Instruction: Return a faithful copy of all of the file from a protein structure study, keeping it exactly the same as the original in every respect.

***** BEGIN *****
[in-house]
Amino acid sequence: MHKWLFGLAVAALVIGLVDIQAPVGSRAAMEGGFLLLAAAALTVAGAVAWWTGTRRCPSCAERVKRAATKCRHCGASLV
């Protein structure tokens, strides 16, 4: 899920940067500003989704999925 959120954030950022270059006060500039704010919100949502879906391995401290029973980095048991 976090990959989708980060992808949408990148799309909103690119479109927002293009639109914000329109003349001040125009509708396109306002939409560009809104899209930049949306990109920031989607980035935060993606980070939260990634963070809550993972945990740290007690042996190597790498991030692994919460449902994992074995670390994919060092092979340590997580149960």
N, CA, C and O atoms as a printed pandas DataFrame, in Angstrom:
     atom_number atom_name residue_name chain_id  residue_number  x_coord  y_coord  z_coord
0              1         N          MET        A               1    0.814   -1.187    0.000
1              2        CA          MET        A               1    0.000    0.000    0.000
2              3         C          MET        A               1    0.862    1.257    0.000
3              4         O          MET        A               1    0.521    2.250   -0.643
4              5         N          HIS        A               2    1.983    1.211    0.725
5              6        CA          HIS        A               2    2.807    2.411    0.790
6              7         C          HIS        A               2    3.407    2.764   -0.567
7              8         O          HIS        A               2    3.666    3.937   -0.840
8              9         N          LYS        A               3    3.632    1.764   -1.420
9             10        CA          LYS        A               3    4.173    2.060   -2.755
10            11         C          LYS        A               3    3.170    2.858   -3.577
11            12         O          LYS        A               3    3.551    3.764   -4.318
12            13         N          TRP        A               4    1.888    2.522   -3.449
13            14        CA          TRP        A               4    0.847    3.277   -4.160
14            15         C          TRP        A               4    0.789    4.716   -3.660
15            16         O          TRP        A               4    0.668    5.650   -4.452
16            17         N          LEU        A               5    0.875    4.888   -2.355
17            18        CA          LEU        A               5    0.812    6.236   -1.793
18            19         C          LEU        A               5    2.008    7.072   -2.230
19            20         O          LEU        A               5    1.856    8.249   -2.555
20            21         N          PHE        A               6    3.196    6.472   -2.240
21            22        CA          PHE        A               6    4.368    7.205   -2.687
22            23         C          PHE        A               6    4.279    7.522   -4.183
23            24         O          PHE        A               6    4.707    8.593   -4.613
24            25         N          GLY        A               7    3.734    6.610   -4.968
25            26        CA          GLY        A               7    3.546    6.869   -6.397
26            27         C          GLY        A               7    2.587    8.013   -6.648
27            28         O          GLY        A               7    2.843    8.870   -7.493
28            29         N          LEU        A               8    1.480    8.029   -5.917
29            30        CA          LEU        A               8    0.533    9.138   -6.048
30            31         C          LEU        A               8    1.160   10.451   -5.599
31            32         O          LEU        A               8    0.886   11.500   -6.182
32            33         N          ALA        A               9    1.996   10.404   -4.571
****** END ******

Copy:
[in-house]
Amino acid sequence: MHKWLFGLAVAALVIGLVDIQAPVGSRAAMEGGFLLLAAAALTVAGAVAWWTGTRRCPSCAERVKRAATKCRHCGASLV
């Protein structure tokens, strides 16, 4: 899920940067500003989704999925 959120954030950022270059006060500039704010919100949502879906391995401290029973980095048991 976090990959989708980060992808949408990148799309909103690119479109927002293009639109914000329109003349001040125009509708396109306002939409560009809104899209930049949306990109920031989607980035935060993606980070939260990634963070809550993972945990740290007690042996190597790498991030692994919460449902994992074995670390994919060092092979340590997580149960």
N, CA, C and O atoms as a printed pandas DataFrame, in Angstrom:
     atom_number atom_name residue_name chain_id  residue_number  x_coord  y_coord  z_coord
0              1         N          MET        A               1    0.814   -1.187    0.000
1              2        CA          MET        A               1    0.000    0.000    0.000
2              3         C          MET        A               1    0.862    1.257    0.000
3              4         O          MET        A               1    0.521    2.250   -0.643
4              5         N          HIS        A               2    1.983    1.211    0.725
5              6        CA          HIS        A               2    2.807    2.411    0.790
6              7         C          HIS        A               2    3.407    2.764   -0.567
7              8         O          HIS        A               2    3.666    3.937   -0.840
8              9         N          LYS        A               3    3.632    1.764   -1.420
9             10        CA          LYS        A               3    4.173    2.060   -2.755
10            11         C          LYS        A               3    3.170    2.858   -3.577
11            12         O          LYS        A               3    3.551    3.764   -4.318
12            13         N          TRP        A               4    1.888    2.522   -3.449
13            14        CA          TRP        A               4    0.847    3.277   -4.160
14            15         C          TRP        A               4    0.789    4.716   -3.660
15            16         O          TRP        A               4    0.668    5.650   -4.452
16            17         N          LEU        A               5    0.875    4.888   -2.355
17            18        CA          LEU        A               5    0.812    6.236   -1.793
18            19         C          LEU        A               5    2.008    7.072   -2.230
19            20         O          LEU        A               5    1.856    8.249   -2.555
20            21         N          PHE        A               6    3.196    6.472   -2.240
21            22        CA          PHE        A               6    4.368    7.205   -2.687
22            23         C          PHE        A               6    4.279    7.522   -4.183
23            24         O          PHE        A               6    4.707    8.593   -4.613
24            25         N          GLY        A               7    3.734    6.610   -4.968
25            26        CA          GLY        A               7    3.546    6.869   -6.397
26            27         C          GLY        A               7    2.587    8.013   -6.648
27            28         O          GLY        A               7    2.843    8.870   -7.493
28            29         N          LEU        A               8    1.480    8.029   -5.917
29            30        CA          LEU        A               8    0.533    9.138   -6.048
30            31         C          LEU        A               8    1.160   10.451   -5.599
31            32         O          LEU        A               8    0.886   11.500   -6.182
32            33         N          ALA        A               9    1.996   10.404   -4.571